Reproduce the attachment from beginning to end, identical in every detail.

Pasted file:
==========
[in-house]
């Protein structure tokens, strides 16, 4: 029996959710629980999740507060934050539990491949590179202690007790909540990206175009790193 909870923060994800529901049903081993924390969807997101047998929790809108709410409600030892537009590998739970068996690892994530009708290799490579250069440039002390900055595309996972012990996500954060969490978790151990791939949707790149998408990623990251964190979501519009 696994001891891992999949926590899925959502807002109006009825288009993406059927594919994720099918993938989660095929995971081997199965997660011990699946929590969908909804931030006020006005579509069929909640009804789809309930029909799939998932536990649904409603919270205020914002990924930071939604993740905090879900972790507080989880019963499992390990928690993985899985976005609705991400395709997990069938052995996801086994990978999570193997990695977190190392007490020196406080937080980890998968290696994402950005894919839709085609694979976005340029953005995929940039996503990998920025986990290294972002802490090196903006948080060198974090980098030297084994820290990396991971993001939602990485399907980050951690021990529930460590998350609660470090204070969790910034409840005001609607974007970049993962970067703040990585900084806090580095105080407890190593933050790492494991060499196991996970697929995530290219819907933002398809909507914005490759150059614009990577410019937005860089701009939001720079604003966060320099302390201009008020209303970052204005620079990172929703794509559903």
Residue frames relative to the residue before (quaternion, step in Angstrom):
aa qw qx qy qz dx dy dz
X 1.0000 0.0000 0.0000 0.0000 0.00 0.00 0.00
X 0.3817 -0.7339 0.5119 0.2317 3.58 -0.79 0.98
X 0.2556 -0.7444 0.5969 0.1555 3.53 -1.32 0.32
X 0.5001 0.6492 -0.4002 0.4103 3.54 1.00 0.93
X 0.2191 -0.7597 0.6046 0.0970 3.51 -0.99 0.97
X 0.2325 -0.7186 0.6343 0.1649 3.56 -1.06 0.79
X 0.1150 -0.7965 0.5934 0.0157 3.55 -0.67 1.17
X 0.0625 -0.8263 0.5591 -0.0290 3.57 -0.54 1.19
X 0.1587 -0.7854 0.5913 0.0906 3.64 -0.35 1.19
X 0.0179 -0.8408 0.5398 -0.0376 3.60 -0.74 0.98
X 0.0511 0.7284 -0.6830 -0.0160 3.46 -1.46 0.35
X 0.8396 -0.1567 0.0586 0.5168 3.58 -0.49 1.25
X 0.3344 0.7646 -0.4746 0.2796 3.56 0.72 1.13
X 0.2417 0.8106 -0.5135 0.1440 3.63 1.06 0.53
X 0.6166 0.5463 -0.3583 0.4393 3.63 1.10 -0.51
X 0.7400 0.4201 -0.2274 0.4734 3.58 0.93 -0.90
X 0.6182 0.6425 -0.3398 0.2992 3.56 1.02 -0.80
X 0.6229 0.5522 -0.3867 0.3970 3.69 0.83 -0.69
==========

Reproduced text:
[in-house]
């Protein structure tokens, strides 16, 4: 029996959710629980999740507060934050539990491949590179202690007790909540990206175009790193 909870923060994800529901049903081993924390969807997101047998929790809108709410409600030892537009590998739970068996690892994530009708290799490579250069440039002390900055595309996972012990996500954060969490978790151990791939949707790149998408990623990251964190979501519009 696994001891891992999949926590899925959502807002109006009825288009993406059927594919994720099918993938989660095929995971081997199965997660011990699946929590969908909804931030006020006005579509069929909640009804789809309930029909799939998932536990649904409603919270205020914002990924930071939604993740905090879900972790507080989880019963499992390990928690993985899985976005609705991400395709997990069938052995996801086994990978999570193997990695977190190392007490020196406080937080980890998968290696994402950005894919839709085609694979976005340029953005995929940039996503990998920025986990290294972002802490090196903006948080060198974090980098030297084994820290990396991971993001939602990485399907980050951690021990529930460590998350609660470090204070969790910034409840005001609607974007970049993962970067703040990585900084806090580095105080407890190593933050790492494991060499196991996970697929995530290219819907933002398809909507914005490759150059614009990577410019937005860089701009939001720079604003966060320099302390201009008020209303970052204005620079990172929703794509559903």
Residue frames relative to the residue before (quaternion, step in Angstrom):
aa qw qx qy qz dx dy dz
X 1.0000 0.0000 0.0000 0.0000 0.00 0.00 0.00
X 0.3817 -0.7339 0.5119 0.2317 3.58 -0.79 0.98
X 0.2556 -0.7444 0.5969 0.1555 3.53 -1.32 0.32
X 0.5001 0.6492 -0.4002 0.4103 3.54 1.00 0.93
X 0.2191 -0.7597 0.6046 0.0970 3.51 -0.99 0.97
X 0.2325 -0.7186 0.6343 0.1649 3.56 -1.06 0.79
X 0.1150 -0.7965 0.5934 0.0157 3.55 -0.67 1.17
X 0.0625 -0.8263 0.5591 -0.0290 3.57 -0.54 1.19
X 0.1587 -0.7854 0.5913 0.0906 3.64 -0.35 1.19
X 0.0179 -0.8408 0.5398 -0.0376 3.60 -0.74 0.98
X 0.0511 0.7284 -0.6830 -0.0160 3.46 -1.46 0.35
X 0.8396 -0.1567 0.0586 0.5168 3.58 -0.49 1.25
X 0.3344 0.7646 -0.4746 0.2796 3.56 0.72 1.13
X 0.2417 0.8106 -0.5135 0.1440 3.63 1.06 0.53
X 0.6166 0.5463 -0.3583 0.4393 3.63 1.10 -0.51
X 0.7400 0.4201 -0.2274 0.4734 3.58 0.93 -0.90
X 0.6182 0.6425 -0.3398 0.2992 3.56 1.02 -0.80
X 0.6229 0.5522 -0.3867 0.3970 3.69 0.83 -0.69